Strait to the path of hypocrisy

By Haider Ali. State run news agencies inIranhave released statements pertaining toIran’s latest nuclear energy advancements. They have managed to produce their first nuclear fuel rod, which will in...

By Haider Ali.

State run news agencies inIranhave released statements pertaining toIran’s latest nuclear energy advancements. They have managed to produce their first nuclear fuel rod, which will in turn be used for powering the atomic research reactor presently residing in Tehran. The news is a great blow to the United States and her western cohorts who were hoping to deter Iran from progressing any further in their nuclear research. They fear that the nuclear program is in fact a complete facade and that they intend to develop a nuclear weapon.

The news comes on the back of the Iranian navy test-firing its long-range Qader surface-to-sea missile; clearly indicative of a retort towards the American provocateurs who have ratcheted up tensions via their only military drills commencing in the region. The anxiety caused by these recent war games has prompted the Russians to release a cautious statement of the repercussions such a war between the two embattled states could have. The Chinese have also promoted the idea of conciliatory talks between both sides in order to avert an impending war, but thus far have fallen on deaf ears.


Obama signed into declaration on New Year’s Eve a legislative bill renewing far more stringent sanctions upon Iran. The intended affects are clear to see, tightening the bolts around the Iranian Central Bank from operating and trading worldwide. Certainly considered an act of war by many, the Iranians have responded in kind with the threat of closing the Strait of Hormuz. A vital strategic location between Iran and Oman, as it is the trade route used by many to facilitate the export of at least one third of the world’s oil on a daily basis.

The mere notion has caused market prices to fluctuate with crude oil prices surging to a hundred and one dollars a barrel in the week of December 27th, before slowly decreasing to ninety-seven dollars a few days later. In light of this, the Iranians have tried to make diplomatic overtures by trying to bring the Europeans back to the negotiating table. The country’s main nuclear mediator, Saeed Jalili, planned to send a letter to the European Union foreign policy head Catherine Ashton, which may be followed by a new round of talks.

Mann stated on December 31, ironically on the day Barack Obama was signing into law crippling sanctions, that Ashton had not received a response to a letter sent to Jalili in October. The EU is willing to follow a “twin-track approach” and is “open for meaningful discussions on confidence-building measures, without preconditions from the Iranian side,” Mann cautiously said with a hint of pessimism.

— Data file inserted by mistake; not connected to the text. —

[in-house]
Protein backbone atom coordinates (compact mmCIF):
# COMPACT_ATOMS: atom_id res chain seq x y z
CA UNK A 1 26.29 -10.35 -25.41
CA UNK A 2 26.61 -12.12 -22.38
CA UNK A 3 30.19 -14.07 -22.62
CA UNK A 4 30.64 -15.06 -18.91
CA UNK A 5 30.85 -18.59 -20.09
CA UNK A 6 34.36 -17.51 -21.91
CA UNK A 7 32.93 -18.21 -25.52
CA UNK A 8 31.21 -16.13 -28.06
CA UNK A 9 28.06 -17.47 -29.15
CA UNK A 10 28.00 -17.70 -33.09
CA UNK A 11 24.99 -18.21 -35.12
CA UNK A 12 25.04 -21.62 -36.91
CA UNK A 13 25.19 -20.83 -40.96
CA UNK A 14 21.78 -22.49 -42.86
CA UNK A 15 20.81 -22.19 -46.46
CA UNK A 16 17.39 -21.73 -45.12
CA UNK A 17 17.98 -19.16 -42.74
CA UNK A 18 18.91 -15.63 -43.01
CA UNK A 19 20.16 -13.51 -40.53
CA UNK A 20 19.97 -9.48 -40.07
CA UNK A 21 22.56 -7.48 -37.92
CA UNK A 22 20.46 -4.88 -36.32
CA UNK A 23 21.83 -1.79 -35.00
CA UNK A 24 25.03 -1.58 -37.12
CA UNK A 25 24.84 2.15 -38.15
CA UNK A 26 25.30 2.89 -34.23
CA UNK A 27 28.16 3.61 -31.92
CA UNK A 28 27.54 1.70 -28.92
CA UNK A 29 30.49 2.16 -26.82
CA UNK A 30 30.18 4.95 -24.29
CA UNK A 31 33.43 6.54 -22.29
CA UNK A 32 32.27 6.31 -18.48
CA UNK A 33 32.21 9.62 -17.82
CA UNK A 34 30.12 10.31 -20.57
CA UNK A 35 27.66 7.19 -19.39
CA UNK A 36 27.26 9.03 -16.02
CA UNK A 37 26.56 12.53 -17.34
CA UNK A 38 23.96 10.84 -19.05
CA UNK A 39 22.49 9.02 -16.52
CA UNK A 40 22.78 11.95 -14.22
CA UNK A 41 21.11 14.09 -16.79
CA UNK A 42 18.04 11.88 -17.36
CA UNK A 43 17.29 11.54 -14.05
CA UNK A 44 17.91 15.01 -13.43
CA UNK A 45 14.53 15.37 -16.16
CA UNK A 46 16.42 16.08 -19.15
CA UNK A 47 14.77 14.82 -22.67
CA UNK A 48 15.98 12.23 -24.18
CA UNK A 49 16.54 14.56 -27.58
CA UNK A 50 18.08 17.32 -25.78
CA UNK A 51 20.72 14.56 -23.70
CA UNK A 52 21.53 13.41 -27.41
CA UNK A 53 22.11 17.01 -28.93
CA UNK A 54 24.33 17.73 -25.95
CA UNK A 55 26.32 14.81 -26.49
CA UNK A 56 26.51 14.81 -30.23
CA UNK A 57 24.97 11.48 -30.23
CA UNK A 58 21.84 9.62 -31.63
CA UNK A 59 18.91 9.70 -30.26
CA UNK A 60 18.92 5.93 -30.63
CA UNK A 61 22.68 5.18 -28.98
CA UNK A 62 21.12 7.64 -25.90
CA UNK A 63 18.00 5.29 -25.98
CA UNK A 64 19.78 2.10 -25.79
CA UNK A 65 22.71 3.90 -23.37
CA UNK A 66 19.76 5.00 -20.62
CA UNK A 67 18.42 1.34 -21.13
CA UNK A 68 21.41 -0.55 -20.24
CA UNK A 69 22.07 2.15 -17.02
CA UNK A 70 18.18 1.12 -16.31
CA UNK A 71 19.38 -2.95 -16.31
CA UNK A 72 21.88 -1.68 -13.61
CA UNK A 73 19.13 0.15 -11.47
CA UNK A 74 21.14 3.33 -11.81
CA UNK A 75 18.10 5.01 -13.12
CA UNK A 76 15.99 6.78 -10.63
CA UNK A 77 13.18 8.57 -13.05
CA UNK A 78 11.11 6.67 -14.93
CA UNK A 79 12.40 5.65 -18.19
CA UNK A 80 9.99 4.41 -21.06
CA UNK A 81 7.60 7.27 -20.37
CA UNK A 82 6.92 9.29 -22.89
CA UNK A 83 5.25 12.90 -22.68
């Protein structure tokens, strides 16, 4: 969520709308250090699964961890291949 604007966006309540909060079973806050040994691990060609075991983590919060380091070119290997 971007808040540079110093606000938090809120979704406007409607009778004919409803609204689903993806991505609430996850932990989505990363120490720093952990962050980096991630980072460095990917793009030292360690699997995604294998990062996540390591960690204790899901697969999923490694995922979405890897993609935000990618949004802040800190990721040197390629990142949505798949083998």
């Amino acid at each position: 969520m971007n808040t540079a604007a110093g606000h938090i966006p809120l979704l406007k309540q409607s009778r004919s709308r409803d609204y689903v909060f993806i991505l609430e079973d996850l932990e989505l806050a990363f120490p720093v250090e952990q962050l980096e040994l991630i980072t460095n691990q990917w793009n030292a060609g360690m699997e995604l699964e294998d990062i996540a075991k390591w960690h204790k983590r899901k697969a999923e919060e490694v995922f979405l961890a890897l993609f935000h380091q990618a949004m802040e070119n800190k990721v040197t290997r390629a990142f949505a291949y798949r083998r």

It certainly appears stupid when thinking about the implications of what this whole debacle could cause. The sanctions, which come into affect within a month, will completely debilitate the Iranian economy as it will deter companies and foreign investment groups from wanting to invest, fearing they could get hit with hefty fines eventually causing the Iranian economy to suffocate. With their western antagonists hoping it will create a stranglehold on Iranian revenues, which won’t allow them to fund their ambitious nuclear project. In reality only the Iranian people will endure difficulty causing resentment on a more endemic level towards the west.

If the Iranians do retaliate in kind and close the Strait of Hormuz, the blockage of oil into the west could be catastrophic for their own economies, which are still feeling the impact of the current recession. Not to consider what the lack of energy will do for homes and for people who depend on it to provide petrol for cars and energy for businesses. The stock market will lead to chaos causing this unnecessary paradox to become a reality.

Not only is this diabolical pursuit of aggression againstIranlikely to have blowback ramifications, but the efficacy of these measures will lead to an inevitable war, one such theUnited Statescan’t afford. One must ponder about whether it could afford to fight a long and protracted war against Iran, a nation far more equipped than Iraq, bigger and resilient. Besides the geostrategic principles involved the reality on the ground has to be considered as well. With the vast majority of the United States forces stretched across the Middle East, the countries economy in complete strife and a rebellious anti-war movement brewing, the US can ill-afford to battle Iran.

No Comment

Leave a Reply